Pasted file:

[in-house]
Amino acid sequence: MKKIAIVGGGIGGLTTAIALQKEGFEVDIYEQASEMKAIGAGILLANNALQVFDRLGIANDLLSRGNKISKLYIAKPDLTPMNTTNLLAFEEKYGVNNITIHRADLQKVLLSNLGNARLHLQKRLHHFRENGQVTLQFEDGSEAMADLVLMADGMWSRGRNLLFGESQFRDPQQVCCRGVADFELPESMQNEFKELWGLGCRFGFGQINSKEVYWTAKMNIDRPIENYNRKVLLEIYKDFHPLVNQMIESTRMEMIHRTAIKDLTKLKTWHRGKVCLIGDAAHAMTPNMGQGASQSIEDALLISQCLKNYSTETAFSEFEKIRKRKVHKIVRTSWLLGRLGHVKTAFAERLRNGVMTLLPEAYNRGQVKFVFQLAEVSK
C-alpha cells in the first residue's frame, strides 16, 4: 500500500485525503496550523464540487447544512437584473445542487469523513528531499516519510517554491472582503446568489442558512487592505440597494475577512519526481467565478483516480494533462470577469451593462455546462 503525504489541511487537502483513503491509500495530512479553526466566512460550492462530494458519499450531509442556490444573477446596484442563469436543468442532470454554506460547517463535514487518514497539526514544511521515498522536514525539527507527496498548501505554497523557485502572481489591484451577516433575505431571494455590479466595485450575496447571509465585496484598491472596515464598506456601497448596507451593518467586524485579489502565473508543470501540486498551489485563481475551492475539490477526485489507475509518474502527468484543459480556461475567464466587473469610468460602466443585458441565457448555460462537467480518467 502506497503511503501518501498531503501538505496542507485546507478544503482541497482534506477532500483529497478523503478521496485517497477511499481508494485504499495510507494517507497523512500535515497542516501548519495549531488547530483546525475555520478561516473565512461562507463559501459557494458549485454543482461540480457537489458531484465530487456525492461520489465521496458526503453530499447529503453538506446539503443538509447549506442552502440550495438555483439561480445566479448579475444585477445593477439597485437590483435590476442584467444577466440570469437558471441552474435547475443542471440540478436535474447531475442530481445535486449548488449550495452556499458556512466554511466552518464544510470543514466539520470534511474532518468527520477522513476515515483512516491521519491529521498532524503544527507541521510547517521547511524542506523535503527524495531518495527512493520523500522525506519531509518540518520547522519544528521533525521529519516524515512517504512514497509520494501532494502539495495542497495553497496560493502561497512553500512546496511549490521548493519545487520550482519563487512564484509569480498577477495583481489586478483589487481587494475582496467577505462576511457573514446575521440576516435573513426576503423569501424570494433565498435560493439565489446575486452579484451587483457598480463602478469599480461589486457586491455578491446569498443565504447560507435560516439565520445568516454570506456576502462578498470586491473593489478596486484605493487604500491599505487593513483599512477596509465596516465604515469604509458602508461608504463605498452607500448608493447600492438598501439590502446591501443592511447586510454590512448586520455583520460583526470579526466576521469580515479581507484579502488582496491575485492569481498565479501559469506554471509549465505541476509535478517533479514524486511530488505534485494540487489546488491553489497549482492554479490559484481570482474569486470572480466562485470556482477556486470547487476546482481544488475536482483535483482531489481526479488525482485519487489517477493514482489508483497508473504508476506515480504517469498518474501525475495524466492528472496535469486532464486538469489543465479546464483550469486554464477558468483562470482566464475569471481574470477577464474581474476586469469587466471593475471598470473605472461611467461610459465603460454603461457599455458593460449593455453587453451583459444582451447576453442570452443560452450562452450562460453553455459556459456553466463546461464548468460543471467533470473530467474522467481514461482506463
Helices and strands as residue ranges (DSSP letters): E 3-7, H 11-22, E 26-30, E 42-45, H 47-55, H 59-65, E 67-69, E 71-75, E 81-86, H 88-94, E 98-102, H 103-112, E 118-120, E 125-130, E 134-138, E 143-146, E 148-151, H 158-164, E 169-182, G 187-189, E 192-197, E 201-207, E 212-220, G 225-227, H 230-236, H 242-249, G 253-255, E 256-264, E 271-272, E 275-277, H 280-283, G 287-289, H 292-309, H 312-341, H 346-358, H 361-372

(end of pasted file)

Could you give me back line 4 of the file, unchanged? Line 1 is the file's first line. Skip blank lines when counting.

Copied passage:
Helices and strands as residue ranges (DSSP letters): E 3-7, H 11-22, E 26-30, E 42-45, H 47-55, H 59-65, E 67-69, E 71-75, E 81-86, H 88-94, E 98-102, H 103-112, E 118-120, E 125-130, E 134-138, E 143-146, E 148-151, H 158-164, E 169-182, G 187-189, E 192-197, E 201-207, E 212-220, G 225-227, H 230-236, H 242-249, G 253-255, E 256-264, E 271-272, E 275-277, H 280-283, G 287-289, H 292-309, H 312-341, H 346-358, H 361-372